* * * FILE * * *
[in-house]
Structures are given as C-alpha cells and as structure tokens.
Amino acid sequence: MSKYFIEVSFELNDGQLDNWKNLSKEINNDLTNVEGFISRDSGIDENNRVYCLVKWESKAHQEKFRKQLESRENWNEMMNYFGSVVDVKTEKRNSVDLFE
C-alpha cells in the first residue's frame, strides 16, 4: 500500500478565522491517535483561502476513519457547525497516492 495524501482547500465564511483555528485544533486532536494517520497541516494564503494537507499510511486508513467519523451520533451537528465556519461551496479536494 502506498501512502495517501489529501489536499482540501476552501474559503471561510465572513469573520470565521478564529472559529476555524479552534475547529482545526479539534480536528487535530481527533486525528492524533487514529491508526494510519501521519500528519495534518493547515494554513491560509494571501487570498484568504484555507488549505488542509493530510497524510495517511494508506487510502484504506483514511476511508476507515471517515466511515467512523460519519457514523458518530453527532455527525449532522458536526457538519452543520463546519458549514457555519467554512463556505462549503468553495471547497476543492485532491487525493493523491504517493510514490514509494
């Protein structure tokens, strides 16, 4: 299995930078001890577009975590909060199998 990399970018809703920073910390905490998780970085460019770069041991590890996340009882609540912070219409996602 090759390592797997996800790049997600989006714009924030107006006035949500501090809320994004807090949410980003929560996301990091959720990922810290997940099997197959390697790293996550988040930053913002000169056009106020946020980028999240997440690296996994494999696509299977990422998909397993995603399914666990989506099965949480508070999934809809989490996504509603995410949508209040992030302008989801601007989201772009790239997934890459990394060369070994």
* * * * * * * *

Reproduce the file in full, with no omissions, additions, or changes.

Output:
[in-house]
Structures are given as C-alpha cells and as structure tokens.
Amino acid sequence: MSKYFIEVSFELNDGQLDNWKNLSKEINNDLTNVEGFISRDSGIDENNRVYCLVKWESKAHQEKFRKQLESRENWNEMMNYFGSVVDVKTEKRNSVDLFE
C-alpha cells in the first residue's frame, strides 16, 4: 500500500478565522491517535483561502476513519457547525497516492 495524501482547500465564511483555528485544533486532536494517520497541516494564503494537507499510511486508513467519523451520533451537528465556519461551496479536494 502506498501512502495517501489529501489536499482540501476552501474559503471561510465572513469573520470565521478564529472559529476555524479552534475547529482545526479539534480536528487535530481527533486525528492524533487514529491508526494510519501521519500528519495534518493547515494554513491560509494571501487570498484568504484555507488549505488542509493530510497524510495517511494508506487510502484504506483514511476511508476507515471517515466511515467512523460519519457514523458518530453527532455527525449532522458536526457538519452543520463546519458549514457555519467554512463556505462549503468553495471547497476543492485532491487525493493523491504517493510514490514509494
């Protein structure tokens, strides 16, 4: 299995930078001890577009975590909060199998 990399970018809703920073910390905490998780970085460019770069041991590890996340009882609540912070219409996602 090759390592797997996800790049997600989006714009924030107006006035949500501090809320994004807090949410980003929560996301990091959720990922810290997940099997197959390697790293996550988040930053913002000169056009106020946020980028999240997440690296996994494999696509299977990422998909397993995603399914666990989506099965949480508070999934809809989490996504509603995410949508209040992030302008989801601007989201772009790239997934890459990394060369070994």